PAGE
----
If you’re like me, you probably look at the reviews of any product that you see online before purchasing that product. If people like it, have a good experience, and can recommend a product, it’s probably pretty good. This is the modern way to shop: with the consensus of the entire shopping community at your finger tips. This turns shopping into a personalized experience where you are advised by others like yourself rather than salespeople.
At CoffeeForLess, we truly want to improve the products we carry, the prices we offer, and the equipment we sell, and because of this, we are looking to our loyal coffee and tea-drinking customers to help us improve and grow through your product reviews. When you write K-Cup product reviews or coffee maker reviews, you help us as well as other shoppers like yourself.
Share What You Love & Win: Learn How to Earn $100 in Store Credit
How To Write A Helpful Coffee Review
K-Cup coffee reviews are really important to us. These convenient single serve coffee products give our coffee community east of access and a great variety of options, making them one of our most popular products. We would love it if our most avid coffee drinkers could write the occasional coffee or tea K-Cup review.
A good K-cup review or review of any coffee should describe the experience of that coffee. When you make coffee, the first element of the process to greet the senses is the aroma. Much like wine-tasting, coffee-tasting draws upon many of the senses but starts with the nose. This is where the taste of the coffee is either previewed or set up for irony relative to the aroma. If a coffee has a sweet aroma, but a more bitter taste, that is worth noting in your coffee K Cup reviews.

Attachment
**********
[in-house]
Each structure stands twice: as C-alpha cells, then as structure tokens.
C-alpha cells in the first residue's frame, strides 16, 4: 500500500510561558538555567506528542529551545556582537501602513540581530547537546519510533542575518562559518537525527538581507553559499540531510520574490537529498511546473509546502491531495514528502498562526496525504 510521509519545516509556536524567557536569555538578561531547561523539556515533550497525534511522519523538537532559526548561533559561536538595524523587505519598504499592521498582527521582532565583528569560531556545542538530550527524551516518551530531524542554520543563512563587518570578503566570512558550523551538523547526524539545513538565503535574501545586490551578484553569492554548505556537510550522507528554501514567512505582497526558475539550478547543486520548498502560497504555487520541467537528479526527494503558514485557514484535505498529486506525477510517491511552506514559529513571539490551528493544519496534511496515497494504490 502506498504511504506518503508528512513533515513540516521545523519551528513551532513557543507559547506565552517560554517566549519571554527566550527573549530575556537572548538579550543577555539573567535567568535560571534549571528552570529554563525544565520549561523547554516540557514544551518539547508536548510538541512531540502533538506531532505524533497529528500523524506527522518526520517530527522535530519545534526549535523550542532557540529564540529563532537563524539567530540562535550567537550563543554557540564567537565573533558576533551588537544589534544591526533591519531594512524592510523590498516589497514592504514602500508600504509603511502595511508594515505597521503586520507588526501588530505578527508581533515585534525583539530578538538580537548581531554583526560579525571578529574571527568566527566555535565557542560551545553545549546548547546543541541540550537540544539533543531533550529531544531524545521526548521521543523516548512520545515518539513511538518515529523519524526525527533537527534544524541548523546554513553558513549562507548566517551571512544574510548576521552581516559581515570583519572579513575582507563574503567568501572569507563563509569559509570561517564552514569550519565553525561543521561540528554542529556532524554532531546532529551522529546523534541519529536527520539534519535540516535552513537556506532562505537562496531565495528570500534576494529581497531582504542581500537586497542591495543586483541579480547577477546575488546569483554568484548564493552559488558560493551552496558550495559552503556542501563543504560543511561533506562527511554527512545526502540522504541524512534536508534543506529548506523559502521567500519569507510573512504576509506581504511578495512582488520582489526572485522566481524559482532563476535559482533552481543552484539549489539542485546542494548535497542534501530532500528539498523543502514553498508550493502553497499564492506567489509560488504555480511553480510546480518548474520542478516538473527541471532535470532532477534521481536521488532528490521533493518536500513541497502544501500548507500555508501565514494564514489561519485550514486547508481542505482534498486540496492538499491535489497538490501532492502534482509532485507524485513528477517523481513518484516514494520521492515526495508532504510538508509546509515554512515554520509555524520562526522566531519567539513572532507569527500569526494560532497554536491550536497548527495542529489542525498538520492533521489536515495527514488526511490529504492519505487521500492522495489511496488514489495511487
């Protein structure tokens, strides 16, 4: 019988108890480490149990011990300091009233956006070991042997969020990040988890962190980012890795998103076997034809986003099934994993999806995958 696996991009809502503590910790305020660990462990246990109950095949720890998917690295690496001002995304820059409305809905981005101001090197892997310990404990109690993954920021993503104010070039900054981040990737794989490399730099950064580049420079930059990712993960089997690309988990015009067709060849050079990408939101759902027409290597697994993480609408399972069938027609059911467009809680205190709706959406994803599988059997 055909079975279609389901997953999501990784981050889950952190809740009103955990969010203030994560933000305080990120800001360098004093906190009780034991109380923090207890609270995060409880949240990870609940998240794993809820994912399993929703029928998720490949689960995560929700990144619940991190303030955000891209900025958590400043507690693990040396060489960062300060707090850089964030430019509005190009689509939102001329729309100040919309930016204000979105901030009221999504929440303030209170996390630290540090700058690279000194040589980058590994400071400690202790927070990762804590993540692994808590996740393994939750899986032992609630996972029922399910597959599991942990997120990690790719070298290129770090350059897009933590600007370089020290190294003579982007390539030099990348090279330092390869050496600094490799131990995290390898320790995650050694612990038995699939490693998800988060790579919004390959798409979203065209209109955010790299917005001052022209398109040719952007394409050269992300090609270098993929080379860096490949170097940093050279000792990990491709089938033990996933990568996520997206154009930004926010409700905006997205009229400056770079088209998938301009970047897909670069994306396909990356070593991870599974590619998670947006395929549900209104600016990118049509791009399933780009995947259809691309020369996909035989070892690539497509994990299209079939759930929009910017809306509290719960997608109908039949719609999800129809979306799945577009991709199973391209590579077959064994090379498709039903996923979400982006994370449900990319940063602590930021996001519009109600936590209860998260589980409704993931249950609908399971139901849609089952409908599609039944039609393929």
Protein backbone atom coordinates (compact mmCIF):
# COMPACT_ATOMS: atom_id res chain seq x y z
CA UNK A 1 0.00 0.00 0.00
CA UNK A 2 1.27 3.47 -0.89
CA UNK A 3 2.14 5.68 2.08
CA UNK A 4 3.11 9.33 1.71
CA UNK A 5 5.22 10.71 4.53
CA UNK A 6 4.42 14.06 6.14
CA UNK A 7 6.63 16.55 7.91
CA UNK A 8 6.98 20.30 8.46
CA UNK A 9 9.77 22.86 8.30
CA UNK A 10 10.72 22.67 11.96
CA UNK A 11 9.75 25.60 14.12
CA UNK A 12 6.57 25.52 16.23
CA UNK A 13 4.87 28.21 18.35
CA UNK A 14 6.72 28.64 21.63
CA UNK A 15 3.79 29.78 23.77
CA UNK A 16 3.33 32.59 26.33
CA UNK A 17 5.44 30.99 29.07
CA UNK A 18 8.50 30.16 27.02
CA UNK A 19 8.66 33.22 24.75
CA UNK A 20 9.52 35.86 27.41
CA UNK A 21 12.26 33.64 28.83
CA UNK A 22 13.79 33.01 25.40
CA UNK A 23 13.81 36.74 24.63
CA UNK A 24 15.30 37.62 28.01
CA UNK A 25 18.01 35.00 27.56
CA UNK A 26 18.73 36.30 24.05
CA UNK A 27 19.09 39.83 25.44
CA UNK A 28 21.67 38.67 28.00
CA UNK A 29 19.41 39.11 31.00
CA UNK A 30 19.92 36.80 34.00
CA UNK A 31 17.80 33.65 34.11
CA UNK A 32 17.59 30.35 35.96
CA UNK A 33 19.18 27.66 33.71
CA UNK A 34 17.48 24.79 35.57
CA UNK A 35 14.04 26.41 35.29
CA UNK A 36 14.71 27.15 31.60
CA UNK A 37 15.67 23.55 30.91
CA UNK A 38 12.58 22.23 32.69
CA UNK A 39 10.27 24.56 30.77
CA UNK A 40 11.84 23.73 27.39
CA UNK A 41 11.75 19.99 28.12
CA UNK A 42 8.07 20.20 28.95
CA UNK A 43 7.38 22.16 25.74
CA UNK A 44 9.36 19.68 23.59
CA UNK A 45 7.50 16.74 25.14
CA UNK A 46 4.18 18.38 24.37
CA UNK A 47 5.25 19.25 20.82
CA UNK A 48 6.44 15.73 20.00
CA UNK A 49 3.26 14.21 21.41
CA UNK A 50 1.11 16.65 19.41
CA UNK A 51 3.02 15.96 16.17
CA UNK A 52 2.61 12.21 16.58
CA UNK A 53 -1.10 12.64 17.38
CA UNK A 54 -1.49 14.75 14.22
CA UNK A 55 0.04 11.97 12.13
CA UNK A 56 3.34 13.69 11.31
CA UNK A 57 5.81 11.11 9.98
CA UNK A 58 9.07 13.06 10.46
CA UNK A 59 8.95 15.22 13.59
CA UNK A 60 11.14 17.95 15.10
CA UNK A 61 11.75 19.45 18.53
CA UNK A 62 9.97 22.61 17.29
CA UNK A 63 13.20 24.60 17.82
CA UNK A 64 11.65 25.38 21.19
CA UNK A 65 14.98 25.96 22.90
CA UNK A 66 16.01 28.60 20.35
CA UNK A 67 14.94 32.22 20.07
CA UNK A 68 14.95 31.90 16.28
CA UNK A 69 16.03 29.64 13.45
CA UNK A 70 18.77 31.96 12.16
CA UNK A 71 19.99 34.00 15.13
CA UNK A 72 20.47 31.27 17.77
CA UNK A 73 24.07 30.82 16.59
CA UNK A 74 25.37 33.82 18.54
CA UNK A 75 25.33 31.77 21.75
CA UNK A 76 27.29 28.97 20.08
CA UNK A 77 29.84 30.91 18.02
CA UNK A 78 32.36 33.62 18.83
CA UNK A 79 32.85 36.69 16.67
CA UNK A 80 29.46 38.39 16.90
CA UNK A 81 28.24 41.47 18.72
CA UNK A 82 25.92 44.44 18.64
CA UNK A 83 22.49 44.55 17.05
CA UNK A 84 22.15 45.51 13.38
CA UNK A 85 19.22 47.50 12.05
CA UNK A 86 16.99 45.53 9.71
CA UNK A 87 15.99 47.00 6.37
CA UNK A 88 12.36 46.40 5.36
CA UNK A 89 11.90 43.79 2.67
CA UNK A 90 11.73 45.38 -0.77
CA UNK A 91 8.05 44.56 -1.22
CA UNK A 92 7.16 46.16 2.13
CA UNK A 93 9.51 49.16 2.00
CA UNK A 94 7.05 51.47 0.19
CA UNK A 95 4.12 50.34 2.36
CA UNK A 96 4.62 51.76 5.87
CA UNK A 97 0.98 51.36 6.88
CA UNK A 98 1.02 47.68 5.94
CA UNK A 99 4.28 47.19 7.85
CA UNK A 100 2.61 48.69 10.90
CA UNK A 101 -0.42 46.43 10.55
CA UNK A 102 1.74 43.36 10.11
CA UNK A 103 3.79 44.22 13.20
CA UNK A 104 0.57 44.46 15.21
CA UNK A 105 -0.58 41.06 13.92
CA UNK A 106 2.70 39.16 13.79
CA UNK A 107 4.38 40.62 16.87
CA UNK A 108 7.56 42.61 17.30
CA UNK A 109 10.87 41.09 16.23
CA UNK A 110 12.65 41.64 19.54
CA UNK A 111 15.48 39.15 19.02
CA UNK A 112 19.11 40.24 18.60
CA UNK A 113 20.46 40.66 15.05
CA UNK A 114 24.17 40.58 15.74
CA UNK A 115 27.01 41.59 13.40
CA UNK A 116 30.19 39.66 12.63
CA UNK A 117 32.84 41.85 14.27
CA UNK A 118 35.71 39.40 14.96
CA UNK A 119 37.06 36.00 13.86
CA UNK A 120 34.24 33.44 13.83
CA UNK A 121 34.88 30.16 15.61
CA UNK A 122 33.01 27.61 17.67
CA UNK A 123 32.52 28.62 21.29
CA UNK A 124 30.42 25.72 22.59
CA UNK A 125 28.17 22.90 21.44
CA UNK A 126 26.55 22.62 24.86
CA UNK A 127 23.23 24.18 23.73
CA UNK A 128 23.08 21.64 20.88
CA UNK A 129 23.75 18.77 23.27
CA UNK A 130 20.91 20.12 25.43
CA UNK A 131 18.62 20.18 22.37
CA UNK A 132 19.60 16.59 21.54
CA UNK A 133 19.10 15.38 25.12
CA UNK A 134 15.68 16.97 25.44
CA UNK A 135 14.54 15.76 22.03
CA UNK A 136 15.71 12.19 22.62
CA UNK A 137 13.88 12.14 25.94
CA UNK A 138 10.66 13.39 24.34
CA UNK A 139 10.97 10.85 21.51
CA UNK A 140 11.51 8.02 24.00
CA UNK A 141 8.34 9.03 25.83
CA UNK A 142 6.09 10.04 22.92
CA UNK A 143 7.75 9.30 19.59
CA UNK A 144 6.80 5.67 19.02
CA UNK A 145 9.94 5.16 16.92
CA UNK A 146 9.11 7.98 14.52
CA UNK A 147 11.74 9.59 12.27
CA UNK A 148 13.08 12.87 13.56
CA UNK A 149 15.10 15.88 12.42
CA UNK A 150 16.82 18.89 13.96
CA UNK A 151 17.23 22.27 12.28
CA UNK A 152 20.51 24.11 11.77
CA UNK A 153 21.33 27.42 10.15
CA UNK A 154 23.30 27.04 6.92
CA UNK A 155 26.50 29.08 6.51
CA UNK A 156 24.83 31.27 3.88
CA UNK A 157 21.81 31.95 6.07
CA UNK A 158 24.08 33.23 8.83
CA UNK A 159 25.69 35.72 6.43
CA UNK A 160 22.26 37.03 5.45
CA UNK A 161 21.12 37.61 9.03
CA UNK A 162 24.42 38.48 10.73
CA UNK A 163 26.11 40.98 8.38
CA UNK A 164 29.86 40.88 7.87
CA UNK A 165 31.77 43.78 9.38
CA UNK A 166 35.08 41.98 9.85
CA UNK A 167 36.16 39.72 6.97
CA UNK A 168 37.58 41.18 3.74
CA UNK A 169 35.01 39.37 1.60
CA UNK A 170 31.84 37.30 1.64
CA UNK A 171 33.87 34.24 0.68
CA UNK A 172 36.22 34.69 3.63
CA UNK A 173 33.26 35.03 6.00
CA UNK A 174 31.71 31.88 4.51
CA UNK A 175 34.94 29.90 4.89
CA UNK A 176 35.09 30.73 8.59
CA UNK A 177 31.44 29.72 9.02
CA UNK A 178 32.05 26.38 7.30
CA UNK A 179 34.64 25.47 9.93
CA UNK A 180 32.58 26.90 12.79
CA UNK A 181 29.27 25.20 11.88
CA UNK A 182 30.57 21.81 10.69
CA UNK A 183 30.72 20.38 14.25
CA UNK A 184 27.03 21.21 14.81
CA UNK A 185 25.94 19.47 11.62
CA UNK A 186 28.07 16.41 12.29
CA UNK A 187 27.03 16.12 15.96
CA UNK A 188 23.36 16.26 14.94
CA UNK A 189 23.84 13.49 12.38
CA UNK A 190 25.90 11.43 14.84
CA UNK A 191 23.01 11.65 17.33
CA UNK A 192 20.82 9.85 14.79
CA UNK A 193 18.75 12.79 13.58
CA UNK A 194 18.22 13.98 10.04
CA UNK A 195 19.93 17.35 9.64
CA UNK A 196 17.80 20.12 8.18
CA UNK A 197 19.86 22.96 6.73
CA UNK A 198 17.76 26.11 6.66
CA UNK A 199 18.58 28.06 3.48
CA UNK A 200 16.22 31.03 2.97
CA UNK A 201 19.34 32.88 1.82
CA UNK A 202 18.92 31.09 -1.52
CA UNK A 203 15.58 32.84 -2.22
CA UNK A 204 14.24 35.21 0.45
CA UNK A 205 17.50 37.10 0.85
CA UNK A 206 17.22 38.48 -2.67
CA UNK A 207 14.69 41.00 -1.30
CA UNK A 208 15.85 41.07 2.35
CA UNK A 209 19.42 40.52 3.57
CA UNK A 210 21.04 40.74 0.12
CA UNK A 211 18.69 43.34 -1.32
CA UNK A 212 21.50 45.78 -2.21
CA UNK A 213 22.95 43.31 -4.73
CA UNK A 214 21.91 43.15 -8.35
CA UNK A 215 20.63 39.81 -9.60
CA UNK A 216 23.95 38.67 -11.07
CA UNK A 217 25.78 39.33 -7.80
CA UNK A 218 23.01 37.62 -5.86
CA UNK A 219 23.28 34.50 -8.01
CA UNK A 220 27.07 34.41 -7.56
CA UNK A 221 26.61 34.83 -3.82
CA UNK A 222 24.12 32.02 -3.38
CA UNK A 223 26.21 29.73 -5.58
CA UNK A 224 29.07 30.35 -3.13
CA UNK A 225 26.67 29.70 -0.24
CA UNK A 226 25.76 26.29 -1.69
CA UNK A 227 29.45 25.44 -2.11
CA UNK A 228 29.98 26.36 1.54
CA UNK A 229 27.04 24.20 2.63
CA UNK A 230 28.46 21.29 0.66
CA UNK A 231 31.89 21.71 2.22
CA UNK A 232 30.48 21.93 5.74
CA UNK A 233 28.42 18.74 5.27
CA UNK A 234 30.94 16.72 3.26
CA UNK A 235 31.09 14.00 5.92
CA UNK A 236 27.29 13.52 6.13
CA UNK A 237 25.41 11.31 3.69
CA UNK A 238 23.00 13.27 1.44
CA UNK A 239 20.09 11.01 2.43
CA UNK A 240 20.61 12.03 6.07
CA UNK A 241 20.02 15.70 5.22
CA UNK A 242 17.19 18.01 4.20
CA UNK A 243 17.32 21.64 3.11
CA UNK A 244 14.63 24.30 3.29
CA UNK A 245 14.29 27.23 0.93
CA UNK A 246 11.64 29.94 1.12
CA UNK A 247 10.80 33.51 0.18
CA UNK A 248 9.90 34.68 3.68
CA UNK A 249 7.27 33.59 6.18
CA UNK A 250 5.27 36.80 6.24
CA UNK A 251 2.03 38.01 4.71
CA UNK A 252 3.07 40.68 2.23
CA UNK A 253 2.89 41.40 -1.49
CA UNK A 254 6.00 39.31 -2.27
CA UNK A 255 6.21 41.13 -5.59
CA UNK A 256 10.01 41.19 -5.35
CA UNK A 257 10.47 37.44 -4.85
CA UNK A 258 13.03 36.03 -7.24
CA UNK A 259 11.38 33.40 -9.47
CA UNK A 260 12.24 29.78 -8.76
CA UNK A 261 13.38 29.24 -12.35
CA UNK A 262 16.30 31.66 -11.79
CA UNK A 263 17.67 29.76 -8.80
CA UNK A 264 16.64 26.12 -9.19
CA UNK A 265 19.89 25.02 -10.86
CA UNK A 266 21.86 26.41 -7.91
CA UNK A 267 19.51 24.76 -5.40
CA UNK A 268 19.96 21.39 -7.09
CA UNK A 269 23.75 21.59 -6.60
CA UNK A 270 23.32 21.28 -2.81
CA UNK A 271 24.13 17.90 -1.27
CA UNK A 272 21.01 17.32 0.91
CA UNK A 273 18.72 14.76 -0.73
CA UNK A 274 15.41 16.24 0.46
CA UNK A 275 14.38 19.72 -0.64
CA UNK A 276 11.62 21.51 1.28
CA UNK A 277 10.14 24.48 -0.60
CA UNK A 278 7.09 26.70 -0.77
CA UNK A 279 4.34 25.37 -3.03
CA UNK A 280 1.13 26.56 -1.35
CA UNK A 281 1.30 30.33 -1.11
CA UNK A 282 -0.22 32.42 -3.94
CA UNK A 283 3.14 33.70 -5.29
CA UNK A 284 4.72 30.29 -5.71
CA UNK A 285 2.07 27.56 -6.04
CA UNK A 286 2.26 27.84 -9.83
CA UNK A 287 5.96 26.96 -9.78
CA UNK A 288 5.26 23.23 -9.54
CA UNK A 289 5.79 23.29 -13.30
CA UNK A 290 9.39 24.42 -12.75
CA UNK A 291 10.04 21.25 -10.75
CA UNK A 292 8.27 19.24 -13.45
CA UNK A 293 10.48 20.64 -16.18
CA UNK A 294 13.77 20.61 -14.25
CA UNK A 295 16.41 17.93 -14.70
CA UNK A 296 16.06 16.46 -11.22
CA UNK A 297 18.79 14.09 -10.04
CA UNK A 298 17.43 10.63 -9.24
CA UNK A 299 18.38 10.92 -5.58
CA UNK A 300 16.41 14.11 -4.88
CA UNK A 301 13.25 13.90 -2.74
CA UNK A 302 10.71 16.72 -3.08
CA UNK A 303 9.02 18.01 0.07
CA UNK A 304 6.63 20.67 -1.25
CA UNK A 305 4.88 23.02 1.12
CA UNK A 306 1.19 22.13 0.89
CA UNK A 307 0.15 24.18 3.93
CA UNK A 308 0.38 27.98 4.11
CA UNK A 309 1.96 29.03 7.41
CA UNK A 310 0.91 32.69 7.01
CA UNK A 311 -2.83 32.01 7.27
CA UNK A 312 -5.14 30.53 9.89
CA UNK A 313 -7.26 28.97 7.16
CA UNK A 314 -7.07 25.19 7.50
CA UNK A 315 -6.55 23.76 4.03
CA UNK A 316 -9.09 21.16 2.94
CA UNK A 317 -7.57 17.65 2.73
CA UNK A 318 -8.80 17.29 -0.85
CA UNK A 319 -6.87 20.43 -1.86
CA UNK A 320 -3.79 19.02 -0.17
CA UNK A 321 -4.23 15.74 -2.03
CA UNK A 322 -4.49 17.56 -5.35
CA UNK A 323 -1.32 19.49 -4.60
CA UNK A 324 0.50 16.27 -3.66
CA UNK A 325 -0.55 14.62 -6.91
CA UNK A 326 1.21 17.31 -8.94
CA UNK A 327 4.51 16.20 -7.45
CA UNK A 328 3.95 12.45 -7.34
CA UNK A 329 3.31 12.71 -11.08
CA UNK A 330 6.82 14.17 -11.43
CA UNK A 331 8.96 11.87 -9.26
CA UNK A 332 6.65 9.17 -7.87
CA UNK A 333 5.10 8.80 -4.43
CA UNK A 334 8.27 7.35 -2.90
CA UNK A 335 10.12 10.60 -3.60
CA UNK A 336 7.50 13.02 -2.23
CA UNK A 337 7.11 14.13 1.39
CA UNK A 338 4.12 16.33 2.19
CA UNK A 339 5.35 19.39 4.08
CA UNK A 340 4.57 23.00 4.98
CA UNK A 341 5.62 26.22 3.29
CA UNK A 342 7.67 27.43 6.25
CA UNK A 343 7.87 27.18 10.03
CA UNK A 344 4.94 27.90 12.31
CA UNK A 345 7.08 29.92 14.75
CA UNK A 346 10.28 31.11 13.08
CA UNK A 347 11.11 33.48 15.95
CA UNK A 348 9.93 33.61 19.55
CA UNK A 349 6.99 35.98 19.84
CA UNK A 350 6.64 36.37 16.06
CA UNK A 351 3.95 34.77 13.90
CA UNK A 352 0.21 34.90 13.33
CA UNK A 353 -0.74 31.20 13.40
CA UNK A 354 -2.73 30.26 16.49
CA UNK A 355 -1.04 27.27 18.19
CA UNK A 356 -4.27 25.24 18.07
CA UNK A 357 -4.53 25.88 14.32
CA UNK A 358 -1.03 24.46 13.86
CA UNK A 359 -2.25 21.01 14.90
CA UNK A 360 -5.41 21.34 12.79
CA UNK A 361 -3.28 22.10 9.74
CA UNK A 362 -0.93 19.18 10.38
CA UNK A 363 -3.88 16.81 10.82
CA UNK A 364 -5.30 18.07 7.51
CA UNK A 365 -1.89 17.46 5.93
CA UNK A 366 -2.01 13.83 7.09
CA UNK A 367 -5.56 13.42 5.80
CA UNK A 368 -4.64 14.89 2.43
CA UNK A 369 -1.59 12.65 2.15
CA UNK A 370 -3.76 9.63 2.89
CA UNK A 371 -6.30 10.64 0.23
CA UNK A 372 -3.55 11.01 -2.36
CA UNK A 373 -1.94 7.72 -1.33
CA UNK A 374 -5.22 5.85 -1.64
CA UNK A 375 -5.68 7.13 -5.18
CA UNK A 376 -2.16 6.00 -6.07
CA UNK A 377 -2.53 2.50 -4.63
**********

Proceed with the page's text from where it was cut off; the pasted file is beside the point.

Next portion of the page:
From there, a quality review brings the eyes into the equation. Is it a light roast cup as thin in color as tea or a bold earthy dark roast as dark as mud. These are indicators of roast and roast quality, and these too hint at the taste that is to come.
Finally, address the taste. Be clear in your descriptors and think of the five elementary tastes: sweet, salty, sour, bitter, and savory. Let other drinkers know what to expect and remember that taste is subjective. By being specific and not stating something as simple as “I don’t like it” is a lot more helpful to someone whose tastes might vary from your tastes significantly.